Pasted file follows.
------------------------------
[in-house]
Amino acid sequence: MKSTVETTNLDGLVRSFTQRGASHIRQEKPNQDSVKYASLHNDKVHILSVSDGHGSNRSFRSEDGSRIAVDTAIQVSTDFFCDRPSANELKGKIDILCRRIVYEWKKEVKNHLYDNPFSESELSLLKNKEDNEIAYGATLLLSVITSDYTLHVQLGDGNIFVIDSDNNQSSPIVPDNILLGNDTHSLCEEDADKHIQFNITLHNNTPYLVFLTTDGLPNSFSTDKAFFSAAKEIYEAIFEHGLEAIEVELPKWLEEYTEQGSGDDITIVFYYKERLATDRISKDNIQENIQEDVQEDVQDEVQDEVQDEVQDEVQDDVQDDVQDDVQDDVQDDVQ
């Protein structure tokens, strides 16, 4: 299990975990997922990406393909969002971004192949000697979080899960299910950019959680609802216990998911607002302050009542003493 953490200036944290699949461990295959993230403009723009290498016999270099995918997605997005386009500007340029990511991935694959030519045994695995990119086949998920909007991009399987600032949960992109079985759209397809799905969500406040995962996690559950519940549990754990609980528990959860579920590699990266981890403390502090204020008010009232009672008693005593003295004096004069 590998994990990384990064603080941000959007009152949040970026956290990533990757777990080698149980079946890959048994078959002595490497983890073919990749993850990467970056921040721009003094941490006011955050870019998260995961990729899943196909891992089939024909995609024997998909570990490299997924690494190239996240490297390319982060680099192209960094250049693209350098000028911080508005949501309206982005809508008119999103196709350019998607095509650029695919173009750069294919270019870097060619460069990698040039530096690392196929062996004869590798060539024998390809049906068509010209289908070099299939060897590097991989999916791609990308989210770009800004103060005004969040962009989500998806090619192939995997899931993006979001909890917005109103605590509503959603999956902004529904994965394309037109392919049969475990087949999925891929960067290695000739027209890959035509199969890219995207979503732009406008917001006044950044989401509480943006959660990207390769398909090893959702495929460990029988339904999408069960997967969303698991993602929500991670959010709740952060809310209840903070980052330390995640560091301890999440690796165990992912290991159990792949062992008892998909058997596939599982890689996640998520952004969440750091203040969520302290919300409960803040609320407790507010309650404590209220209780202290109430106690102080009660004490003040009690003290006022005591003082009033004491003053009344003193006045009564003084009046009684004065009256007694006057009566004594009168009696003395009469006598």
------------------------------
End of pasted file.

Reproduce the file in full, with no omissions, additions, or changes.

[in-house]
Amino acid sequence: MKSTVETTNLDGLVRSFTQRGASHIRQEKPNQDSVKYASLHNDKVHILSVSDGHGSNRSFRSEDGSRIAVDTAIQVSTDFFCDRPSANELKGKIDILCRRIVYEWKKEVKNHLYDNPFSESELSLLKNKEDNEIAYGATLLLSVITSDYTLHVQLGDGNIFVIDSDNNQSSPIVPDNILLGNDTHSLCEEDADKHIQFNITLHNNTPYLVFLTTDGLPNSFSTDKAFFSAAKEIYEAIFEHGLEAIEVELPKWLEEYTEQGSGDDITIVFYYKERLATDRISKDNIQENIQEDVQEDVQDEVQDEVQDEVQDEVQDDVQDDVQDDVQDDVQDDVQ
């Protein structure tokens, strides 16, 4: 299990975990997922990406393909969002971004192949000697979080899960299910950019959680609802216990998911607002302050009542003493 953490200036944290699949461990295959993230403009723009290498016999270099995918997605997005386009500007340029990511991935694959030519045994695995990119086949998920909007991009399987600032949960992109079985759209397809799905969500406040995962996690559950519940549990754990609980528990959860579920590699990266981890403390502090204020008010009232009672008693005593003295004096004069 590998994990990384990064603080941000959007009152949040970026956290990533990757777990080698149980079946890959048994078959002595490497983890073919990749993850990467970056921040721009003094941490006011955050870019998260995961990729899943196909891992089939024909995609024997998909570990490299997924690494190239996240490297390319982060680099192209960094250049693209350098000028911080508005949501309206982005809508008119999103196709350019998607095509650029695919173009750069294919270019870097060619460069990698040039530096690392196929062996004869590798060539024998390809049906068509010209289908070099299939060897590097991989999916791609990308989210770009800004103060005004969040962009989500998806090619192939995997899931993006979001909890917005109103605590509503959603999956902004529904994965394309037109392919049969475990087949999925891929960067290695000739027209890959035509199969890219995207979503732009406008917001006044950044989401509480943006959660990207390769398909090893959702495929460990029988339904999408069960997967969303698991993602929500991670959010709740952060809310209840903070980052330390995640560091301890999440690796165990992912290991159990792949062992008892998909058997596939599982890689996640998520952004969440750091203040969520302290919300409960803040609320407790507010309650404590209220209780202290109430106690102080009660004490003040009690003290006022005591003082009033004491003053009344003193006045009564003084009046009684004065009256007694006057009566004594009168009696003395009469006598």